Foods rich in soluble fiber, such as oats, beans, lentils, avocado, nuts, seeds, fruits, and vegetables, can boost HDL and decrease LDL cholesterol, according to the Mayo Clinic. Fiber helps reduce the absorption of cholesterol into the bloodstream. Incorporating fiber-rich foods in your diet — whether through a sweet smoothie, a bowl of oatmeal loaded with nuts, chia seeds, and berries, or a savory bean, vegetable, and lentil soup — enhances heart health while improving digestion.
7. Drink Green Tea
A 2019 study published in the Nutrition Journal showed that drinking green tea decreased bad cholesterol and triglyceride levels, improving the ratio of HDL to LDL cholesterol. Other research has found that the antioxidants present in green tea help improve cholesterol balance and reduce inflammation. So add tea time to your day, and enjoy sampling the many varieties of green tea, from matcha to longjing.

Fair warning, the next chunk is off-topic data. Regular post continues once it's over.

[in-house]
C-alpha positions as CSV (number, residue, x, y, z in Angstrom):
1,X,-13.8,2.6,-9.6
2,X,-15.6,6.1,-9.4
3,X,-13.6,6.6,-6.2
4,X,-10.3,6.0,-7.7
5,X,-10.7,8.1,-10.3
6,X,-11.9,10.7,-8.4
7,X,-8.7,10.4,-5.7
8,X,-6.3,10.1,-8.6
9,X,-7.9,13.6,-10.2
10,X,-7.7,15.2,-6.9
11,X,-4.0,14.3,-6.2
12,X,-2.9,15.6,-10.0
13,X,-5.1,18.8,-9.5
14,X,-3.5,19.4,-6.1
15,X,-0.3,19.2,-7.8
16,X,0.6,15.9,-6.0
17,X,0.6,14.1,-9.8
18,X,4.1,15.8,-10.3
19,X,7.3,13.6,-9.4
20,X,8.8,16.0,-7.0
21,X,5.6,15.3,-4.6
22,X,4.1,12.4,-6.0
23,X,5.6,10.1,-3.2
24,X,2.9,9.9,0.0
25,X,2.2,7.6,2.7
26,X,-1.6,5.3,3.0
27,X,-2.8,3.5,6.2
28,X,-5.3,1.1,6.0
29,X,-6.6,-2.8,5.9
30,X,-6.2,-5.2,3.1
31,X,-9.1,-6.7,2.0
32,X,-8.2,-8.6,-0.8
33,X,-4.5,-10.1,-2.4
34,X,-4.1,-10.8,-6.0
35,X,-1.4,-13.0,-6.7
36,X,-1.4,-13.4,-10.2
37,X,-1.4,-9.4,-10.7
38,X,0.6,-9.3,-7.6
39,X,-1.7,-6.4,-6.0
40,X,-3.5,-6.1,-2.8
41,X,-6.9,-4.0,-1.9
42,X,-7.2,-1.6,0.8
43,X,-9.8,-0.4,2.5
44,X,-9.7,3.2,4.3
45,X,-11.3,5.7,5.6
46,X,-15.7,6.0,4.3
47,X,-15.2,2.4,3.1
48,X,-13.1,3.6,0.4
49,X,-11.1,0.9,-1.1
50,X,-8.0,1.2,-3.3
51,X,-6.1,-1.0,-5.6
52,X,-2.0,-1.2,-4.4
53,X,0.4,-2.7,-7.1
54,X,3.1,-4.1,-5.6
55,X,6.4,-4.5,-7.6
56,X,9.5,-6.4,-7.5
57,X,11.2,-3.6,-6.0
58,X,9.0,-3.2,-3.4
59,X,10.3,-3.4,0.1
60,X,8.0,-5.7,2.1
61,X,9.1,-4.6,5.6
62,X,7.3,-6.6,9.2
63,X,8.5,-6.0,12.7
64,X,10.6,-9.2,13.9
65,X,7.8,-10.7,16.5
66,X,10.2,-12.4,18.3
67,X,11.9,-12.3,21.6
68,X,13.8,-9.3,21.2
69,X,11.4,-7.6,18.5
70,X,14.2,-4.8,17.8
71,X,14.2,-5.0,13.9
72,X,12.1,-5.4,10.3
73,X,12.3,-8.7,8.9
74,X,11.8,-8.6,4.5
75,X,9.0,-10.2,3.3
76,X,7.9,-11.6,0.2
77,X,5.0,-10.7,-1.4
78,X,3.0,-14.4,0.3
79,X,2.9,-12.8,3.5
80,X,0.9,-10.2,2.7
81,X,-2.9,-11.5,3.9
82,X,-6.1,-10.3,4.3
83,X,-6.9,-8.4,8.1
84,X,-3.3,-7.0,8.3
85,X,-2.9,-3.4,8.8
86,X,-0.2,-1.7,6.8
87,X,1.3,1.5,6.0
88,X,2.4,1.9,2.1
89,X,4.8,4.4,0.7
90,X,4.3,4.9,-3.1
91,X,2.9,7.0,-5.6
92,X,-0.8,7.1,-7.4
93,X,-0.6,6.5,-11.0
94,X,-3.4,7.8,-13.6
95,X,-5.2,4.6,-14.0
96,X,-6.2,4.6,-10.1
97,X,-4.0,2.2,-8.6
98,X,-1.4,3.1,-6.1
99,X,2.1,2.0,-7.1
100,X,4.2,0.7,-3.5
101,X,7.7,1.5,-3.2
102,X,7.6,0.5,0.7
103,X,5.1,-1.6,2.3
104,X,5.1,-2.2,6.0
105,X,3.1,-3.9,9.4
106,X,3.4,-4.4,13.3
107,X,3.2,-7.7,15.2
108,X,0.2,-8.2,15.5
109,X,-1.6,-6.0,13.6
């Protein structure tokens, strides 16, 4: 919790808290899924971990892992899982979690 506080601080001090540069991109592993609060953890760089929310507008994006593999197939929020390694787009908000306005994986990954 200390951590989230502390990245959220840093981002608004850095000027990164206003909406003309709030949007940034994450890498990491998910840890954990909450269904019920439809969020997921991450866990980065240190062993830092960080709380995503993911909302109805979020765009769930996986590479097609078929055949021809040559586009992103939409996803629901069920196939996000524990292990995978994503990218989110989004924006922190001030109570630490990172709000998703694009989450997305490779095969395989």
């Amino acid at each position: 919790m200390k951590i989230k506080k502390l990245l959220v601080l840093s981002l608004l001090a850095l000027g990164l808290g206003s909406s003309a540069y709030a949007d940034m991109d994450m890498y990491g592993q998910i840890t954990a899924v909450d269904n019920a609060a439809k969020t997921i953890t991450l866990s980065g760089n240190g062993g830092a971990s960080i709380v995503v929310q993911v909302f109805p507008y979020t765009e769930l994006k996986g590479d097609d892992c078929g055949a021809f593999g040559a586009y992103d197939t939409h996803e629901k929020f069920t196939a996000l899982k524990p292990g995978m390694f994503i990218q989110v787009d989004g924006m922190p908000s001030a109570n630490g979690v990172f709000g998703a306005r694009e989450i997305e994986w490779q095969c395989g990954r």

8. Quit Smoking
Kicking your nicotine habit can lead to a notable improvement in HDL cholesterol levels. A meta-analysis published in the journal Toxicology Reports concluded that smokers have approximately 6.5% lower HDL levels than non-smokers. Although it’s by no means easy, over time, giving up cigarettes can significantly raise your HDL while enhancing overall cardiovascular health, improving your fertility and the health of any future children you have, and adding up to 10 years to your life expectancy.
9. Limit Trans Fats
You’ve heard that trans fats are bad for you. The whole reason why is that they do a double whammy of lowering HDL cholesterol while raising LDL cholesterol. Avoiding trans fats — often labeled as "partially hydrogenated oils" in processed foods like microwave popcorn, baked goods, and chips — is extremely important for lowering your risk of heart disease and stroke.
10. Eat More Plant Sterols and Stanols
Plant sterols and stanols, naturally found in small amounts in many fruits, vegetables, nuts, seeds, and grains, are chemically very similar to cholesterol but can reduce LDL cholesterol levels to improve your cholesterol balance. A 2018 study published in Nutrients found that plant sterols and stanols have a more significant LDL-lowering effect on men than women. These plant-based compounds compete with cholesterol for absorption in the digestive system, reducing LDL and improving HDL. And, according to the Cleveland Clinic, a diet rich in these nutrients could lower cancer risk by up to 20%.